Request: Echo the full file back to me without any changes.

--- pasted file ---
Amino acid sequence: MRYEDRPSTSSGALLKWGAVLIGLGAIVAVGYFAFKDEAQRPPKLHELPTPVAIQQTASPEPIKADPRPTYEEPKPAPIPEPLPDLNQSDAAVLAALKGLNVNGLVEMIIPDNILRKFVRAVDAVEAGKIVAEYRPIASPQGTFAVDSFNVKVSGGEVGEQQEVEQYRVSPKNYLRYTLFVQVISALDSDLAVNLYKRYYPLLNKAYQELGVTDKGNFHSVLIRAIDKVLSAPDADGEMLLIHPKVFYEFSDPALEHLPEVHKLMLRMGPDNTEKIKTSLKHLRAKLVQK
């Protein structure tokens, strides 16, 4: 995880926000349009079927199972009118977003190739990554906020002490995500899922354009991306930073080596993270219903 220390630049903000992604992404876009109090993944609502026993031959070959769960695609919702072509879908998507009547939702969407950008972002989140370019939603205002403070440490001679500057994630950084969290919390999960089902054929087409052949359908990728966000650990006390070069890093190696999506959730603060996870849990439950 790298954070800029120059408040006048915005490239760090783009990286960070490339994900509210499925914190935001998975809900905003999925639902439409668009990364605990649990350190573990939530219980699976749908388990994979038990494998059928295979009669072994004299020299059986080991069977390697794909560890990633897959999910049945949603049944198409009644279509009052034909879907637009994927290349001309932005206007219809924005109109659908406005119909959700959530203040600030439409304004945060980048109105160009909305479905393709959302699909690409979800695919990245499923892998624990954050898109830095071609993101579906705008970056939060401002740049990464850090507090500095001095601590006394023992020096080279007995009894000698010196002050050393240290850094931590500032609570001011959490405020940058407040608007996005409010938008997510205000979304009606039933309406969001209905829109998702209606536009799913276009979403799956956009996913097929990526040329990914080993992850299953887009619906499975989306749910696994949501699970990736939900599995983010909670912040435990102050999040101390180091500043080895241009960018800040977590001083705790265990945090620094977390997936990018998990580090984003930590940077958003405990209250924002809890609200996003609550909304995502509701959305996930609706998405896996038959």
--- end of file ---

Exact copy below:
Amino acid sequence: MRYEDRPSTSSGALLKWGAVLIGLGAIVAVGYFAFKDEAQRPPKLHELPTPVAIQQTASPEPIKADPRPTYEEPKPAPIPEPLPDLNQSDAAVLAALKGLNVNGLVEMIIPDNILRKFVRAVDAVEAGKIVAEYRPIASPQGTFAVDSFNVKVSGGEVGEQQEVEQYRVSPKNYLRYTLFVQVISALDSDLAVNLYKRYYPLLNKAYQELGVTDKGNFHSVLIRAIDKVLSAPDADGEMLLIHPKVFYEFSDPALEHLPEVHKLMLRMGPDNTEKIKTSLKHLRAKLVQK
């Protein structure tokens, strides 16, 4: 995880926000349009079927199972009118977003190739990554906020002490995500899922354009991306930073080596993270219903 220390630049903000992604992404876009109090993944609502026993031959070959769960695609919702072509879908998507009547939702969407950008972002989140370019939603205002403070440490001679500057994630950084969290919390999960089902054929087409052949359908990728966000650990006390070069890093190696999506959730603060996870849990439950 790298954070800029120059408040006048915005490239760090783009990286960070490339994900509210499925914190935001998975809900905003999925639902439409668009990364605990649990350190573990939530219980699976749908388990994979038990494998059928295979009669072994004299020299059986080991069977390697794909560890990633897959999910049945949603049944198409009644279509009052034909879907637009994927290349001309932005206007219809924005109109659908406005119909959700959530203040600030439409304004945060980048109105160009909305479905393709959302699909690409979800695919990245499923892998624990954050898109830095071609993101579906705008970056939060401002740049990464850090507090500095001095601590006394023992020096080279007995009894000698010196002050050393240290850094931590500032609570001011959490405020940058407040608007996005409010938008997510205000979304009606039933309406969001209905829109998702209606536009799913276009979403799956956009996913097929990526040329990914080993992850299953887009619906499975989306749910696994949501699970990736939900599995983010909670912040435990102050999040101390180091500043080895241009960018800040977590001083705790265990945090620094977390997936990018998990580090984003930590940077958003405990209250924002809890609200996003609550909304995502509701959305996930609706998405896996038959």